Hi Guys and a very happy Thanksgiving! It has gotten quite chilly in California (the 1st rain of the season was yesterday) and I am getting through these “rough” winter days with cute cuddles from my furry cats and sipping on organic teas under my blanket. Today, I am having mini Thanksgiving meals (all consisting of chicken haleem BTW) because most of the family is traveling or can’t make it. But, no need to send kind wishes or sad face emojis my way because my family and I already celebrated Thanksgiving holiday 2018 last week. So I am actually okay with not celebrating today with the rest of the world.
The Tech World & Fashion
I wanted to do 2019’s fashion predictions in 2019, but I felt it is really important I do it sooner than later. In case you are curious about my previous predictions or want to check how accurate they were, read HERE and HERE. I think the reason I feel so strongly to post today is that the fashion world has done so much this year, it is only appropriate to document the successes and continue hoping for the best for the future.
It is my humble opinion that the last 20 years of fashion have been confusing for many because the fashion industry out of all the industries (See HERE) has taken a back seat to the movement we now call “The Digital Era” started in 1984. In case you are wondering who coined the word technology & why I am not including the 1970’s & earlier decades as part of the digital era, look out for a tech-filled post in 2019. Because of the influx of scandals related to fashion (thank the internet for that) and the lag in creativity with dealing with them, the fashion world has spent 20 years (roughly 1998-2016) recycling the same trends and marketing them as new.
If you notice, technology or other tech/industrial/scientific developments have always been influential on fashion periods. During the Industrial Revolution, opulence was the fashion statement to attain. When World War I started, hemlines and silhouettes became simpler reflecting that era. The 1940s were all about the glitz and glamour because of the new film industry and the 1950s reflected whimsy with a touch of practicality, oddly. The 1960s and 1970s were about having fun and focused on bohemian fashion to wild patterns, respectively. Even 1980s and 1990s were distinct from one another. However, I cannot say the same about the last twenty years, which can only be despondent to someone like me who loves fashion as much as technology.
Ideally, it would have been great to see the fashion world take on reins early on as the digital era became popular seemingly overnight. It would have even been cooler to use the technology that was available to drive creativity and stir movements from individual-level to generational. I am proud that I had “a” hand in helping current influencers and bloggers acclimate to the internet and all its parts, and how they can help market a brand. I interviewed MANY of them with Jack Dorsey’s help in Berkeley and they were all so excited, talented, and lost. I am so, so pleased how well they are doing today. I remember talking to Lauren Conrad (See HERE), Kat Tanita (See HERE), Danielle Moss (See HERE), Rachel Parcell (See HERE), Victoria (See HERE), Shay Mitchell (See HERE), Marie Escudero (See HERE), these ladies HERE and HERE and Lucky Blue Smith, to name a few. I even interviewed current top Pakistani bloggers and influencers and although I may not have been that helpful since I didn’t understand Pakistan’s level of interest in internet marketing, I am so pleased they are excited to be creative online. Guys, if you are reading this, Hi!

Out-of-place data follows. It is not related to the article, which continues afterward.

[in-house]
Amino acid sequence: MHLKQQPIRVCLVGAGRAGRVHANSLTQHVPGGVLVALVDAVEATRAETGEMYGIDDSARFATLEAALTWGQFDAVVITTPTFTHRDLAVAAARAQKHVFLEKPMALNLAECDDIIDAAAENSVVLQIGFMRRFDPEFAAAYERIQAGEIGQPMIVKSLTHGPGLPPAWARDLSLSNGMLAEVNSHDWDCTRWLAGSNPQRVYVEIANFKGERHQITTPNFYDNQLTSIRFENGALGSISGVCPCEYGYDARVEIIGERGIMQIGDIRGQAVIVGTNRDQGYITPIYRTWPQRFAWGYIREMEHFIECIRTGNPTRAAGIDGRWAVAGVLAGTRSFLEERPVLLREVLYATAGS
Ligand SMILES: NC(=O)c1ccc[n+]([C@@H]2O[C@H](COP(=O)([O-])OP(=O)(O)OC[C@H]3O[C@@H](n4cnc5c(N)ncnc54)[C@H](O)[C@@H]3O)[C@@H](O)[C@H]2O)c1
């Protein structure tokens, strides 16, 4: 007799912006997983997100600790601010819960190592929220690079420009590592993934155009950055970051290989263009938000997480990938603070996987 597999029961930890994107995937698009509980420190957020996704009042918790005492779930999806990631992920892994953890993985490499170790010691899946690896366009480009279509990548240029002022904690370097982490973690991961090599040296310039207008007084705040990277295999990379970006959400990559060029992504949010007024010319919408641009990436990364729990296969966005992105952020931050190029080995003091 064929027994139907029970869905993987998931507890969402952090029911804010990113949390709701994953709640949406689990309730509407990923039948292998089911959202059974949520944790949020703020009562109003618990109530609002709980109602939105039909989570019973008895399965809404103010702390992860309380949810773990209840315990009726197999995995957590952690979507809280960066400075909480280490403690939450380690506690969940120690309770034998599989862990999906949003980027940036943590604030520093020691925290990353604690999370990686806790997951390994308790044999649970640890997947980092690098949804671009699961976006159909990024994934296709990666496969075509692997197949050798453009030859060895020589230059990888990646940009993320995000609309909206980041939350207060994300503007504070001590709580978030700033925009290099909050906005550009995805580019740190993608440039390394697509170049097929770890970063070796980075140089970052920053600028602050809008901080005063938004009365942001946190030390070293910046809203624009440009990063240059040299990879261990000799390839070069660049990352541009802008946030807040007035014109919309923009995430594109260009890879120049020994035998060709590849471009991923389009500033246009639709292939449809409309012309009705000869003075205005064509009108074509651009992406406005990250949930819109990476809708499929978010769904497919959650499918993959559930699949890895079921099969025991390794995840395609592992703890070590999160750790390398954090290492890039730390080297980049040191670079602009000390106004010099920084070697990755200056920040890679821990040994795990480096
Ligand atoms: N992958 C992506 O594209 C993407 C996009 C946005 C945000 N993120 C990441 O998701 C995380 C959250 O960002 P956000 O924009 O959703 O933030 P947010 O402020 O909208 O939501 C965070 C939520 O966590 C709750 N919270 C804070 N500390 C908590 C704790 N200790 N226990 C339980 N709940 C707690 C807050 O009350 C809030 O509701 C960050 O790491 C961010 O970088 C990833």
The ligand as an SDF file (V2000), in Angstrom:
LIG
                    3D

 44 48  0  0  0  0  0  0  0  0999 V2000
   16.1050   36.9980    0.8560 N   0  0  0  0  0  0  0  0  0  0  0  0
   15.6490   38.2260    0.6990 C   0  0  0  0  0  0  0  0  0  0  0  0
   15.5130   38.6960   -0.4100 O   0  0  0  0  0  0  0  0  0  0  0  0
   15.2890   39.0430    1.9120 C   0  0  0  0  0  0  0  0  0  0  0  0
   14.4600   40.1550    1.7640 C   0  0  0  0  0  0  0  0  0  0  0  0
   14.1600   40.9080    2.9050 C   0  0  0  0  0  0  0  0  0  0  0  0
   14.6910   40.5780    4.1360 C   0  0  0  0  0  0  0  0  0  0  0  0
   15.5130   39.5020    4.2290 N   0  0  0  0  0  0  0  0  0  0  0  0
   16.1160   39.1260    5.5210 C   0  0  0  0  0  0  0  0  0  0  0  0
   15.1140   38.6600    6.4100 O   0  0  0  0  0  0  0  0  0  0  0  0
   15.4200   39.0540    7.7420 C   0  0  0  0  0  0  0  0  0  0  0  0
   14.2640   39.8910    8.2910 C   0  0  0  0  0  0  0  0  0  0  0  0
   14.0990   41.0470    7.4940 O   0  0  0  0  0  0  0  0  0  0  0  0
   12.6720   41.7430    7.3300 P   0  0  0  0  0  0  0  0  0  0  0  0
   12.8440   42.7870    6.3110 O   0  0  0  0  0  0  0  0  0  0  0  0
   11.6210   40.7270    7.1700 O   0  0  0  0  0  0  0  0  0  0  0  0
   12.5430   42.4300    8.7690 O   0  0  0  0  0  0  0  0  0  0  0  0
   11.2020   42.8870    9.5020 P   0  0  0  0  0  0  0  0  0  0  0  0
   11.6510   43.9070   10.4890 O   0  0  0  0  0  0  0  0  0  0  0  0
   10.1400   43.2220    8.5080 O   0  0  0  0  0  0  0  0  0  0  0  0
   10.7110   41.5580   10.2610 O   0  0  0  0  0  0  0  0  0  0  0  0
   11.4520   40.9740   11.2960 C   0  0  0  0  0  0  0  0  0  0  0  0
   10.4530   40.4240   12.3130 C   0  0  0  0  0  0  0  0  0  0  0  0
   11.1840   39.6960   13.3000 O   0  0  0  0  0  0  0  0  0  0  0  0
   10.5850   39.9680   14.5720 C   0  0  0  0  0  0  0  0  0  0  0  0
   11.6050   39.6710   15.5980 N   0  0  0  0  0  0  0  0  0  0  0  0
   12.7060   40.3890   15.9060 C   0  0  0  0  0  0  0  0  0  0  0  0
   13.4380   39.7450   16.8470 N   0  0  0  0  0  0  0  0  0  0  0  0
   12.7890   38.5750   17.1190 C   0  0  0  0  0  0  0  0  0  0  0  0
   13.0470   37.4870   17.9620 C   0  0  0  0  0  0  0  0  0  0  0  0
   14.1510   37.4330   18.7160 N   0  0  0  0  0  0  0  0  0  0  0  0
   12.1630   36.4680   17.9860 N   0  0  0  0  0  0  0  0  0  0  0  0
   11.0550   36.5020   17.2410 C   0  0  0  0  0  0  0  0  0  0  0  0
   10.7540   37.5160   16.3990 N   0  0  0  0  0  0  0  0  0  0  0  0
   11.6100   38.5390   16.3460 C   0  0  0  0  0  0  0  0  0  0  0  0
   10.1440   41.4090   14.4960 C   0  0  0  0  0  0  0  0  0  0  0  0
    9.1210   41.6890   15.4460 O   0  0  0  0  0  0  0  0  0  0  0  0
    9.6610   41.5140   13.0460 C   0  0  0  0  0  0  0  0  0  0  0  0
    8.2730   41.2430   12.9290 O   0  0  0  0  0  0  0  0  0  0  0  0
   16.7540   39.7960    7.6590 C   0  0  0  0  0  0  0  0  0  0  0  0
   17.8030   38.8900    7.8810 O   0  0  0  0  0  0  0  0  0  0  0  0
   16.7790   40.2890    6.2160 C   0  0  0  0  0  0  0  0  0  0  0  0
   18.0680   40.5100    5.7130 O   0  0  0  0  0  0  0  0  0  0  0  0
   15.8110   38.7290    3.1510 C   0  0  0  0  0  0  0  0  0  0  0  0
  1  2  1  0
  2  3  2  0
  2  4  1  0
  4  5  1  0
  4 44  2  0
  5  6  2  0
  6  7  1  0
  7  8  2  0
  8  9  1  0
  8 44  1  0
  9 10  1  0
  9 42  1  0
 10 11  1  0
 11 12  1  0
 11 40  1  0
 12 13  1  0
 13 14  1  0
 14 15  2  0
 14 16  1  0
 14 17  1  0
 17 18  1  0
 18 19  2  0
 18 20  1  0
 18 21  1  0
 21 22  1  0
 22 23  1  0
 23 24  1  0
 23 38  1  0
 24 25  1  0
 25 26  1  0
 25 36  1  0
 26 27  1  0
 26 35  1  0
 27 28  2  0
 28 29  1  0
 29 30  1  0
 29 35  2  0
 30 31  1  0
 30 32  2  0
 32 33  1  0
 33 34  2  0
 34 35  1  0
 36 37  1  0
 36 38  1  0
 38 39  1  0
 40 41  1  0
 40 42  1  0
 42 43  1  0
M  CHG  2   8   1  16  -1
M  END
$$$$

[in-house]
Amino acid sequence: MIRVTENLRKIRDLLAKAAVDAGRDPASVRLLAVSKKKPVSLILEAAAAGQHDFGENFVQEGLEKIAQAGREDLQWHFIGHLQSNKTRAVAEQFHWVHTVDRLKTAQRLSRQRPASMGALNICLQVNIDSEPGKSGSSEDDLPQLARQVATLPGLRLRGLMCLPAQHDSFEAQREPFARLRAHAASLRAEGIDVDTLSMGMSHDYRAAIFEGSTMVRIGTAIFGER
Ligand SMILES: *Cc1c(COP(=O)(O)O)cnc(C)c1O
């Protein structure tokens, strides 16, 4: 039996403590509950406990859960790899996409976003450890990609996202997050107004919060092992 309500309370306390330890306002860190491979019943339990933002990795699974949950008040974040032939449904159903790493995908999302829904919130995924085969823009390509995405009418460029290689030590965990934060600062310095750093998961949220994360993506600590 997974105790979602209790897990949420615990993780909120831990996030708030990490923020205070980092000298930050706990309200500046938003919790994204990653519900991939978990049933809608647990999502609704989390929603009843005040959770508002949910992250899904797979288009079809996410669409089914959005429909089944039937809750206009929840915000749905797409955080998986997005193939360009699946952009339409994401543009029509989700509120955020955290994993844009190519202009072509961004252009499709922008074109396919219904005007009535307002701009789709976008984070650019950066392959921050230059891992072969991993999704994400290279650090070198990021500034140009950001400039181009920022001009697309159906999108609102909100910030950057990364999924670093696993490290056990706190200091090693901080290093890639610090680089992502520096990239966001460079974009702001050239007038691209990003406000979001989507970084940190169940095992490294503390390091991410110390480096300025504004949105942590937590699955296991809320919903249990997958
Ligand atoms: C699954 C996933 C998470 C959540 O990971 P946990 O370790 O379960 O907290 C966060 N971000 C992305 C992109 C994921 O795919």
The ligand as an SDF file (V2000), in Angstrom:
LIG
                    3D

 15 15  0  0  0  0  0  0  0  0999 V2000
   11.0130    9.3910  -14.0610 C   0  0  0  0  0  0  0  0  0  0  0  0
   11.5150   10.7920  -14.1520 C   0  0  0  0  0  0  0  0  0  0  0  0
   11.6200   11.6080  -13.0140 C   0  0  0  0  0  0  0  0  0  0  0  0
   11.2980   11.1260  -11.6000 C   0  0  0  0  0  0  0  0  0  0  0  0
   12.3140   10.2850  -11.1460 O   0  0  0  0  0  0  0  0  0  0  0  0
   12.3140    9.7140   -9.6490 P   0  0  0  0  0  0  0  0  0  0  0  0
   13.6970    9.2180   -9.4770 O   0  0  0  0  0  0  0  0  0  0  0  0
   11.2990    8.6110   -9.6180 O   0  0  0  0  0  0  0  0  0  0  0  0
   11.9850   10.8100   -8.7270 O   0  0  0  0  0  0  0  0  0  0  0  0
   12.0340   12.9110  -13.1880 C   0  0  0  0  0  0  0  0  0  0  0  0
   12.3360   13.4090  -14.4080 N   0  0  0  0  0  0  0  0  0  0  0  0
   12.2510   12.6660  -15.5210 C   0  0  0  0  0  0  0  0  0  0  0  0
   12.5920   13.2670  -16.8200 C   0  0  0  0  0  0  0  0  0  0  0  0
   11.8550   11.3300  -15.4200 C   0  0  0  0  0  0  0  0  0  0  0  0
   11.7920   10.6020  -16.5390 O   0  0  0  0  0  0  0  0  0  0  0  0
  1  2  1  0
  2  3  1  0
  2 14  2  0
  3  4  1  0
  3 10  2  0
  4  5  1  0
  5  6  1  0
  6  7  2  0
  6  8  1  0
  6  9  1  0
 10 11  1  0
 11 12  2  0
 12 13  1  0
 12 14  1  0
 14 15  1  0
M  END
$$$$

Current World Fashion Trends
The “confusion” of the last twenty years begged for a wild play of patterns, fabrics, and silhouettes I saw on the runway these last couple of years. What started as a playful love affair with the English tradition of prints catapulted into an experimental phase the likes I’ve never seen. I saw contrast prints like checkered patterns mixed with polka dots, fabric interplay between leather and tulle, and silhouettes ranging from long and flowing dresses to well-structured yet body-conscious coats.
Versace used the color black to press the “restart button” and then there were designers who went “Miami” by using very little fabric and an explosion of neon colors. I think the latter group was probably preparing for the sun to explode. And this was just in 2018!
In between the soiree of clashing ideas, accessories began taking the front stage as people showed more interest in great styling than impeccable tailoring. Thus, the idea of “influencers” was born overnight. I AM tired of odes to past decades, which the traditional media loves to talk about affectionately. So let’s move on.
Current Pakistan Fashion Trends